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Arif Iqbal
Arif Iqbal

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Debugging JavaScript code - Day 21 of 100

This post is a part of the Week X of 100DaysOfCode JavaScript Challenge series.

  • Catch Misspelled Variable and Function Names:

We often notice a reference error in the browser console when debugging our programs. What does that mean? The Browser is looking for an object that doesn't exist. And that is because we make mistakes humanly while typing fast. We may miss a character in a variable or function name, do a capitalization mistake, or just misspell our variable or function names. Variable and function names in JavaScript are case-sensitive. So, a variable declared as let name = "Arif"; will give a reference error if you try to access it as console.log("My name is " + Name), notice the capitalization mistake.

ReferenceError: Name is not defined
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  • Catch Unclosed Parentheses, Brackets, Braces, and Quotes:

Another common syntax error takes place when you forget the closing pair of parenthesis, bracket, curly brace, or any other pair. The best way to avoid this error is to immediately write the closing pair after the opening one and then move back your cursor and start writing code. The missing closing bracket in this statement let myArray = [1, 2, 3; will give the following error.

SyntaxError: unknown: Unexpected token, expected "," (1:22)
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Fortunately, today most modern editors generate the closing pair automatically for you.

  • Catch Mixed Usage of Single and Double Quotes:

JavaScript allows for two types of quotes for declaring strings, the single quote ' and the double quote ". A common syntax error occurs when both of these quotes are used in a string and you close your string too early. Mixed quotes are usually used when your string has sub-strings that are enclosed in quotes or when there are contractions in your string like I'll come.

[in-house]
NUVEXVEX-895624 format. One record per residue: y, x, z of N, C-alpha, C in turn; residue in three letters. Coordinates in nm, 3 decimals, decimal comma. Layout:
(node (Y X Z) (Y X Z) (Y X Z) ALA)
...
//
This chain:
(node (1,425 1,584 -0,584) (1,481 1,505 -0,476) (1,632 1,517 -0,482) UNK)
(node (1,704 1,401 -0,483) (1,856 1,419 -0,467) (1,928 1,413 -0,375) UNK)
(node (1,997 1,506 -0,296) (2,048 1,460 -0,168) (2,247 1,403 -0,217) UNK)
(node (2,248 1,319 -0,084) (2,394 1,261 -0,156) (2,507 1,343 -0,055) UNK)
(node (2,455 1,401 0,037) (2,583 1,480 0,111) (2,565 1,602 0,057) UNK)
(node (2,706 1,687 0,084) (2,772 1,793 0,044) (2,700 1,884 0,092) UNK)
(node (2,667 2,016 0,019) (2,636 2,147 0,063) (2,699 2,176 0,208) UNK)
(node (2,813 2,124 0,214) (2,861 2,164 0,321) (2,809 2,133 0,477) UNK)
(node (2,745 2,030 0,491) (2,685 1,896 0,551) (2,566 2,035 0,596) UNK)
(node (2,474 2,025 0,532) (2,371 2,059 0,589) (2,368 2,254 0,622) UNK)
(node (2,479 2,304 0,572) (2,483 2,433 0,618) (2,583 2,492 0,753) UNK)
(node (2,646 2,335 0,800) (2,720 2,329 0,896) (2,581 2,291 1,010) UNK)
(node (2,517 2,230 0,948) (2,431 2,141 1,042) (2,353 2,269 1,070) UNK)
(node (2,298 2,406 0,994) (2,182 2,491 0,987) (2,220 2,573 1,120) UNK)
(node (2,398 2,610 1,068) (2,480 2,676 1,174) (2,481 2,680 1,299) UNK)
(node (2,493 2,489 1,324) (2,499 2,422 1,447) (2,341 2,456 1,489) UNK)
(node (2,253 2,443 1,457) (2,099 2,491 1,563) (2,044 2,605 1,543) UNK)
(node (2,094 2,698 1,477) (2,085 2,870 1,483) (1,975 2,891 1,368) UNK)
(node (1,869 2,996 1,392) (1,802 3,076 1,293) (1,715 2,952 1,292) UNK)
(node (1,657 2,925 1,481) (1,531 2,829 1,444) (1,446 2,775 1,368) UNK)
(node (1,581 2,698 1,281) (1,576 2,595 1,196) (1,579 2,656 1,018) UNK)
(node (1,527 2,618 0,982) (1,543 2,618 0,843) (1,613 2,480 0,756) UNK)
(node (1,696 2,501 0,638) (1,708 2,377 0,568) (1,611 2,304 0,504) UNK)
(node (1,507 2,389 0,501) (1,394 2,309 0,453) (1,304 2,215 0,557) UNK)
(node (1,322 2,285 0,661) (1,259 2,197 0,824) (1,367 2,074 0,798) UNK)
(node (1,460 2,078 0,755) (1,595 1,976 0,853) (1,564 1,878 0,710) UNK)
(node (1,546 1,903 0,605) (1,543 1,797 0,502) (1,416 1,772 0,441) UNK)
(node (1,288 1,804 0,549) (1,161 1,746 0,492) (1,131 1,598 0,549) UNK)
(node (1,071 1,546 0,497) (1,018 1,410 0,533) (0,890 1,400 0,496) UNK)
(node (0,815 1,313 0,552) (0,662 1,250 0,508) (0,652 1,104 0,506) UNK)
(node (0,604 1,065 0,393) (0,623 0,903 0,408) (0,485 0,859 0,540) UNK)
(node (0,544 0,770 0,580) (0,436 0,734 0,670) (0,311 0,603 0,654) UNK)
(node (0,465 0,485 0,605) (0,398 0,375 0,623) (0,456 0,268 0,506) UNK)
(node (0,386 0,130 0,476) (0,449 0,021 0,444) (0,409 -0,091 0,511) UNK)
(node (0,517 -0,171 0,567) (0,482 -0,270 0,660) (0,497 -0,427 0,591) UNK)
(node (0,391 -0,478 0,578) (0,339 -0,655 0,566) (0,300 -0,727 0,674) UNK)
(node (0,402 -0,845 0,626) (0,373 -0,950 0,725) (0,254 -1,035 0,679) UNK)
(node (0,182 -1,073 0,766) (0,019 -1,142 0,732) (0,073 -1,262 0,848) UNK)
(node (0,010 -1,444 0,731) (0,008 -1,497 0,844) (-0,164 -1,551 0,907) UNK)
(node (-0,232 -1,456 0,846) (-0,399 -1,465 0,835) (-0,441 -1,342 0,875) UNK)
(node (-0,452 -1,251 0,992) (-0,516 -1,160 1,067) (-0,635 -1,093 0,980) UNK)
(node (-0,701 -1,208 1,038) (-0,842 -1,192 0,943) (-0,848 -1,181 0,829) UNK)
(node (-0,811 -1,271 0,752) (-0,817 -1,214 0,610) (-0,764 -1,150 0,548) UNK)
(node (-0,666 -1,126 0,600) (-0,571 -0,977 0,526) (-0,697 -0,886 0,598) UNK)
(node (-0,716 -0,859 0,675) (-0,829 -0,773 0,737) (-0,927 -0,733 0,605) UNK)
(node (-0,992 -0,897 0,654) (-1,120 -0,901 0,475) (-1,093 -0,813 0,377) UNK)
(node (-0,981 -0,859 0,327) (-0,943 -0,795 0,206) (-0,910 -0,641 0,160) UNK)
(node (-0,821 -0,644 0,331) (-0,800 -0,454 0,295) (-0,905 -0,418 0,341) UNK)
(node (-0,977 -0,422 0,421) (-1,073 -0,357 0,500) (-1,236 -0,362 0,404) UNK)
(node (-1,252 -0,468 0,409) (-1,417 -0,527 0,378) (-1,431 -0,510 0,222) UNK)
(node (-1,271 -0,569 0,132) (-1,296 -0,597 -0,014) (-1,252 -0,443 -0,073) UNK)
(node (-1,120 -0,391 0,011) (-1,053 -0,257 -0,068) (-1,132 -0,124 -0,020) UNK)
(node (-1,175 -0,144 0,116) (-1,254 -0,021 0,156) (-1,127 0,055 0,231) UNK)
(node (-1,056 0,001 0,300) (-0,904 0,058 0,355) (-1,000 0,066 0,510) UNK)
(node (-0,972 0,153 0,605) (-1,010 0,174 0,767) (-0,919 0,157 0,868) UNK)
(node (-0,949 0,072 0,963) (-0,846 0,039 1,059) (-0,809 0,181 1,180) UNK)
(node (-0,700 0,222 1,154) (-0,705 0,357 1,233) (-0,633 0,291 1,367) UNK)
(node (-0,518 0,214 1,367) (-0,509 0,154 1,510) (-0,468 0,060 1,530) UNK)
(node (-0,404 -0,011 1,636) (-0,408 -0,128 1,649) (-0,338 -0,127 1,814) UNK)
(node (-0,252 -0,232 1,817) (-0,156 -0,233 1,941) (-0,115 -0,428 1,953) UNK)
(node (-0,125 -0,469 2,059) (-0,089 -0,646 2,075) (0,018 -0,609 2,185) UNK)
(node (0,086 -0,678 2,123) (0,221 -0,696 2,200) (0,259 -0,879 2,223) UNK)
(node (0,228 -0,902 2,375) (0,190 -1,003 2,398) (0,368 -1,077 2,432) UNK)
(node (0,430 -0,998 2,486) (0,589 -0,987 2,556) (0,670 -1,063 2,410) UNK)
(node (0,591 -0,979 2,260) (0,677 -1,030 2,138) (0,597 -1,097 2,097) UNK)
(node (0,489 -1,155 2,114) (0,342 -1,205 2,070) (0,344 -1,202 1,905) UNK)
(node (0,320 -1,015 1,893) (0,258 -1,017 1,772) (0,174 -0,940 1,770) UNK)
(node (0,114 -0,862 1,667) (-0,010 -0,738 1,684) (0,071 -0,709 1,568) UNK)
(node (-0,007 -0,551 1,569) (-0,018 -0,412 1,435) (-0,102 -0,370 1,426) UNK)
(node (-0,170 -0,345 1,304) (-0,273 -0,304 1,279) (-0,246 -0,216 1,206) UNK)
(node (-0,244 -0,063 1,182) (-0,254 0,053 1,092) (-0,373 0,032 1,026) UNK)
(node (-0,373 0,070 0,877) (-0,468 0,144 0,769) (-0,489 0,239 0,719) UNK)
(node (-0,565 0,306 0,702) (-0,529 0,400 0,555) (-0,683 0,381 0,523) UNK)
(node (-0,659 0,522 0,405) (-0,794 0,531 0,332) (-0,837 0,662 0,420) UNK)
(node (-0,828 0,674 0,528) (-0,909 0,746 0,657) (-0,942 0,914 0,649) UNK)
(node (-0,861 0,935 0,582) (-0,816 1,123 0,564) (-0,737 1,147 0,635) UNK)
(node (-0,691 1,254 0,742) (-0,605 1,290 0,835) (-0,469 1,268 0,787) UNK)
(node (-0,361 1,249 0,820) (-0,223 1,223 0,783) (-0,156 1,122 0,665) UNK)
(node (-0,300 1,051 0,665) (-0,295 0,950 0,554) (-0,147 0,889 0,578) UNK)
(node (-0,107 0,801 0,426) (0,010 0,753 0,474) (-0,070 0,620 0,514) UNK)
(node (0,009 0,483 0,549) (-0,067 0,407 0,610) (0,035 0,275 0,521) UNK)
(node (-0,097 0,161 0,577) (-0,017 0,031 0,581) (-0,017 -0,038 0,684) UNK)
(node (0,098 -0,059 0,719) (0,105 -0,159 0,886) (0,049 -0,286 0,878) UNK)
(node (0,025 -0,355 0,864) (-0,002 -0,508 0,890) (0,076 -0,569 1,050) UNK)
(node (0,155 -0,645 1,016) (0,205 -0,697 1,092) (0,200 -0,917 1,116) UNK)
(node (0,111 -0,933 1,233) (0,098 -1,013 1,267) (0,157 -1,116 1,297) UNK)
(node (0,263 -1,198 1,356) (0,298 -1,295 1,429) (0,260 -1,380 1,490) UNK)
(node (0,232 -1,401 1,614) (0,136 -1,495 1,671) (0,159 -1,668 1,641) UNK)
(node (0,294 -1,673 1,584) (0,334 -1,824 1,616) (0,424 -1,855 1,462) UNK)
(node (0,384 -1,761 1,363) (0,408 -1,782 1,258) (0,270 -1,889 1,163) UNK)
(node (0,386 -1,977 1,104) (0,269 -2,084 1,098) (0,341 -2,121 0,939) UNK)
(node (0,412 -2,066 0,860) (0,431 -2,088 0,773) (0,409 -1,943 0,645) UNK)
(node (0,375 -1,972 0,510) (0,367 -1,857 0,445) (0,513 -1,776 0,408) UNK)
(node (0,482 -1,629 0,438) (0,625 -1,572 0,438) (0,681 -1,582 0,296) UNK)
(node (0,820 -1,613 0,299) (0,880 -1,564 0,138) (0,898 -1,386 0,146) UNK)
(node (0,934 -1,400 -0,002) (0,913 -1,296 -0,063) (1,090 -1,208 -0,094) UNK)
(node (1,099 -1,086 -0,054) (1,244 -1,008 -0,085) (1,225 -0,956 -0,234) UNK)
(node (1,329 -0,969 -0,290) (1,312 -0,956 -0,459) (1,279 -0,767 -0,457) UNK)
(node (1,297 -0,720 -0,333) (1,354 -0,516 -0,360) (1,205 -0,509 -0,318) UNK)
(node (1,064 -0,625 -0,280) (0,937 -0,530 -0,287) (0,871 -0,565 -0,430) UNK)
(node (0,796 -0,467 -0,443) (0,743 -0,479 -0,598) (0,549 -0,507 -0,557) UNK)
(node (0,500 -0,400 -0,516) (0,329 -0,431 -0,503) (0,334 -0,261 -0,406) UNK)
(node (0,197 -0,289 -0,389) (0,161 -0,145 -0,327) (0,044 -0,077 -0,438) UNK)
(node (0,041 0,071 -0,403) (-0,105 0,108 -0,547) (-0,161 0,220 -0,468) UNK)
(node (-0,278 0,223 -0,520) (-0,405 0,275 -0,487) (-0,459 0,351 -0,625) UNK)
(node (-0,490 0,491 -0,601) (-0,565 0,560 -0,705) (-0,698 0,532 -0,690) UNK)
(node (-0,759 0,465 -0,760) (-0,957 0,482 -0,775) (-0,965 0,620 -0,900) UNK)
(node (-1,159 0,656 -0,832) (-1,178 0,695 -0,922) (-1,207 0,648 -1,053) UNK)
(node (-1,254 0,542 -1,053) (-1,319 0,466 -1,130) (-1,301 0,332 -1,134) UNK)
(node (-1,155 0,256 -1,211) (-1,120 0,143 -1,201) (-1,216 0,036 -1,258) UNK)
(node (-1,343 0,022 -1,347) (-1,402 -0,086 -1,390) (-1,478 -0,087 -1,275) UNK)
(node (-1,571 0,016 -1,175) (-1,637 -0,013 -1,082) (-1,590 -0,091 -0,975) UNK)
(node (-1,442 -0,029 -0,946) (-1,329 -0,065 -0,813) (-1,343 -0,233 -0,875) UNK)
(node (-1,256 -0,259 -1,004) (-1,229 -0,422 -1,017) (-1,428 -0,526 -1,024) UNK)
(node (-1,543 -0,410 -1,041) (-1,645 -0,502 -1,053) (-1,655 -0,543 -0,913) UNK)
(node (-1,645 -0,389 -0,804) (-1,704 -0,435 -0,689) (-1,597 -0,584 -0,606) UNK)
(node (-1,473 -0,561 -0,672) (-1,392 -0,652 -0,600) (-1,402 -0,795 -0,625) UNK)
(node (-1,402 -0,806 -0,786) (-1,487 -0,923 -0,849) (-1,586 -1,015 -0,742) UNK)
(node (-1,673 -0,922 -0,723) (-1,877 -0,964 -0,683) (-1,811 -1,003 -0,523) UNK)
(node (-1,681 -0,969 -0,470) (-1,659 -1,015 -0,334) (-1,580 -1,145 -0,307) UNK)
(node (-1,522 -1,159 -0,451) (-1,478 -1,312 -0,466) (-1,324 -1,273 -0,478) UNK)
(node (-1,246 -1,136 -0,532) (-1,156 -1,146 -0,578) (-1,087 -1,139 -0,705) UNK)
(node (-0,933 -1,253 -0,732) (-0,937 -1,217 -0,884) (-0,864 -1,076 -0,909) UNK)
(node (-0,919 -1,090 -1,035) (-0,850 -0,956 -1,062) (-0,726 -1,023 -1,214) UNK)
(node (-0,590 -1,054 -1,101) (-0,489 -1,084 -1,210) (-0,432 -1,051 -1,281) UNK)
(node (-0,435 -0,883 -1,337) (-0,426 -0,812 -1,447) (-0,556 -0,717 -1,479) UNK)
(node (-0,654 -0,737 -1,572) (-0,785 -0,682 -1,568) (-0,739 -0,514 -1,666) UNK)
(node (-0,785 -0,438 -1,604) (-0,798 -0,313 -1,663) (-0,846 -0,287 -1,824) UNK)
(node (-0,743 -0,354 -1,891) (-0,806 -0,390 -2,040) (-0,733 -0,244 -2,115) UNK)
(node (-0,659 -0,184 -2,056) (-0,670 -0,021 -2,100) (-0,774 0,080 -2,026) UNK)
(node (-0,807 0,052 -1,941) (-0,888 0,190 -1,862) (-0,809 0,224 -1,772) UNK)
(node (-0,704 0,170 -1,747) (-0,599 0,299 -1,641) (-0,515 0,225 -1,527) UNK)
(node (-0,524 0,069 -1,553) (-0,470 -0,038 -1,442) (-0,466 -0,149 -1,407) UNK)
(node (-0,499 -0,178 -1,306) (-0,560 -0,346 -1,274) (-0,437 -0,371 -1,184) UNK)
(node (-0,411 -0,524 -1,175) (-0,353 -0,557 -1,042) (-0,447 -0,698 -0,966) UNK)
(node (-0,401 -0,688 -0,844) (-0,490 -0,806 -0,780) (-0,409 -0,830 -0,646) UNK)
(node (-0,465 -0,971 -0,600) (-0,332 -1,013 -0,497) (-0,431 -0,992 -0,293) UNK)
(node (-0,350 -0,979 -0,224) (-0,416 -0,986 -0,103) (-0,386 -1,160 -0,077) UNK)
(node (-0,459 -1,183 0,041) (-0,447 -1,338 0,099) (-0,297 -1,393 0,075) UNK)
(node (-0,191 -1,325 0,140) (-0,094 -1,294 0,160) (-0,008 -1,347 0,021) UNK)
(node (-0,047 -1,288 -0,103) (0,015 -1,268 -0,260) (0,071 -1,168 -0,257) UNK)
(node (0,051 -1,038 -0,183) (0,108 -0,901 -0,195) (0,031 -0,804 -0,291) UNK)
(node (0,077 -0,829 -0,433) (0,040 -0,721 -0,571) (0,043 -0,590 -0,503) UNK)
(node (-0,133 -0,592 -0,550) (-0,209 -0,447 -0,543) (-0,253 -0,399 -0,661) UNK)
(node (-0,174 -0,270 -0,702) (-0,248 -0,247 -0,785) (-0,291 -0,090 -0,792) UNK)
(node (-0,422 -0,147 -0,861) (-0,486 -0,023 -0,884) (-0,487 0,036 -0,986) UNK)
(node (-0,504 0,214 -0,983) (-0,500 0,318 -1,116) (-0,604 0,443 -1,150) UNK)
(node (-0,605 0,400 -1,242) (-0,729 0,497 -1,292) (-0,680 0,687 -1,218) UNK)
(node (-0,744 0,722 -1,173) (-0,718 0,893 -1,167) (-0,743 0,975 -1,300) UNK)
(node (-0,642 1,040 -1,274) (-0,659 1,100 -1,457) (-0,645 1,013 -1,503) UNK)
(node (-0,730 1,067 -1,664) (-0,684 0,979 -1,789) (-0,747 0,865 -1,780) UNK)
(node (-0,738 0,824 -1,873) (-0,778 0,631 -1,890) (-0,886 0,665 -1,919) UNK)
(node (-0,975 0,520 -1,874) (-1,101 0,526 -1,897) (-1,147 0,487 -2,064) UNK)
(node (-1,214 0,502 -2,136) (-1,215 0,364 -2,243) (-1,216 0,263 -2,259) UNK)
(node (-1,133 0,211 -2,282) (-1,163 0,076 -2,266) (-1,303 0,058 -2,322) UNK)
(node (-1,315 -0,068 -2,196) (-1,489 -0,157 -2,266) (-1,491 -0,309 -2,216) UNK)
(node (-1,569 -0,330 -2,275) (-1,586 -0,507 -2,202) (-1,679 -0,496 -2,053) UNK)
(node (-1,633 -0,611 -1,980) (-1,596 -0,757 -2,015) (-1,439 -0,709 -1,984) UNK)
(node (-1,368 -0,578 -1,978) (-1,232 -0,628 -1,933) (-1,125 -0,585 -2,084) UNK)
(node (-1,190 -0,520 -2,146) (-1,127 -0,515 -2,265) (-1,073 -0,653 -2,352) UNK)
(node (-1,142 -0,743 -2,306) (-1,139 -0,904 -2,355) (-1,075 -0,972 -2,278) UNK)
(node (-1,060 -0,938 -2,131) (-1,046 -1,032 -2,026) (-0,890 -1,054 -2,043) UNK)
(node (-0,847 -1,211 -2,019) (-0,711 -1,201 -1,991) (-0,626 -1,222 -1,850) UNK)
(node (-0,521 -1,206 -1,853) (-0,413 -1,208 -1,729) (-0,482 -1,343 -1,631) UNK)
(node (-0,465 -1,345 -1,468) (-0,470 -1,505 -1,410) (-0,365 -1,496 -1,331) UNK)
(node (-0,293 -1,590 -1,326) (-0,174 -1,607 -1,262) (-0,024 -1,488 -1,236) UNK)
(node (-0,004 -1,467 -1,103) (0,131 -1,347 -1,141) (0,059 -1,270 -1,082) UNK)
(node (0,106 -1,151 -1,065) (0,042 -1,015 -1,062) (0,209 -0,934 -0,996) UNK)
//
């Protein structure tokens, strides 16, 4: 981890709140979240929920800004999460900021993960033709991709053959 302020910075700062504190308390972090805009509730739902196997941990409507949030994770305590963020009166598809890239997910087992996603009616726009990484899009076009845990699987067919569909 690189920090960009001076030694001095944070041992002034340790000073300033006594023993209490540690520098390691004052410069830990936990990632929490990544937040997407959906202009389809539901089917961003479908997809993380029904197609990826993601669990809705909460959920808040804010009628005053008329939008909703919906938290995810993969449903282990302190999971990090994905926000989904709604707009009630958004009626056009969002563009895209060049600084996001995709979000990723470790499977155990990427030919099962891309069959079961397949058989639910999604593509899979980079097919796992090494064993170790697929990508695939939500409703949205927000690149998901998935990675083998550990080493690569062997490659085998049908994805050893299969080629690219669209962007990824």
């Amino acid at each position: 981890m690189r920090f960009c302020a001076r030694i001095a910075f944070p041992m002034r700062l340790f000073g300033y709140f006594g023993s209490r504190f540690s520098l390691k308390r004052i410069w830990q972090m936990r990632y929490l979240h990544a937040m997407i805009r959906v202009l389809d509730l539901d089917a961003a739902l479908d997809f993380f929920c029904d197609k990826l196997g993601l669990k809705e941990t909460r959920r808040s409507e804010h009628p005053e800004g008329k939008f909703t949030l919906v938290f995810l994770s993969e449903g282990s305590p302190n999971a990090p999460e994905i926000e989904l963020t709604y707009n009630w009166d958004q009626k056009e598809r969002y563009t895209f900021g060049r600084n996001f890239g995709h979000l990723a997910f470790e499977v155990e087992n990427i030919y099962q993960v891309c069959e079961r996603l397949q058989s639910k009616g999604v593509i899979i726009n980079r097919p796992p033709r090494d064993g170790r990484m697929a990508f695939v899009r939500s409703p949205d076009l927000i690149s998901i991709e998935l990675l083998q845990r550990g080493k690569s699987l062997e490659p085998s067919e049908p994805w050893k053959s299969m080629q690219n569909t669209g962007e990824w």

Example:

let innerHtml = "<p>Click here to <a href="#Home">return home</a></p>";
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The above string will give a syntax error because you can't use a double quote inside double-quoted strings. You have to either escape the internal quotes using the backslash \ or replace them with single quotes '.

  • Catch Use of Assignment Operator Instead of Equality Operator:

A logical error comes in when you mistakenly use an assignment operator = instead of an equality operator (== or ===) in a condition. Your program output will be unexpected because the program flows in the wrong direction. So, be careful with these symbols.

  • Catch Missing Open and Closing Parenthesis After a Function Call:

Just don't forget the opening and closing parenthesis when you call a function. Sometimes you may want to store the function's returned value into a variable. If you miss the opening and closing parenthesis when you assign a function's returned value to a variable, the function itself will be stored in the variable instead of the returned value.

Example:

function getName() {
  return "John Doe";
}

let result = getName; // note the missing opening and closing parenthesis here
console.log(result); // [Function: getName]
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  • Catch Arguments Passed in the Wrong Order When Calling a Function:

When you call a function, supply the arguments in the order as the function definition would expect. For example, if a function expects two arguments the first being an array and the second being an integer, supply these arguments in that order, otherwise, expect a runtime or logical error. Supply the arguments in the correct order whether they are of the same type or of different.

  • Catch Off By One Errors When Using Indexing:

String and array indexing in JavaScript starts from 0, not 1. The index of the last element is always one less than the length of the element. So, be careful when you access an array or string element using its index. The index must be within the range.

  • Use Caution When Reinitializing Variables Inside a Loop:

Sometimes it is required to reinitialize/reset a variable inside loops but you forget doing so. This may cause bugs like an infinite loop. Remember to take help of console.log() to output any buggy behavior of your program.

  • Prevent Infinite Loops with a Valid Terminal Condition:

A terminal condition is one that eventually terminates the loop. Loops are great but when you don't have a terminal condition or you just set it to something that's never met, you will fall into the infinite loop that will crash your browser. So watch out for this when using loops.

And we finished the Debugging module of the JavaScript course at FreeCodeCamp.

Finished Debugging module

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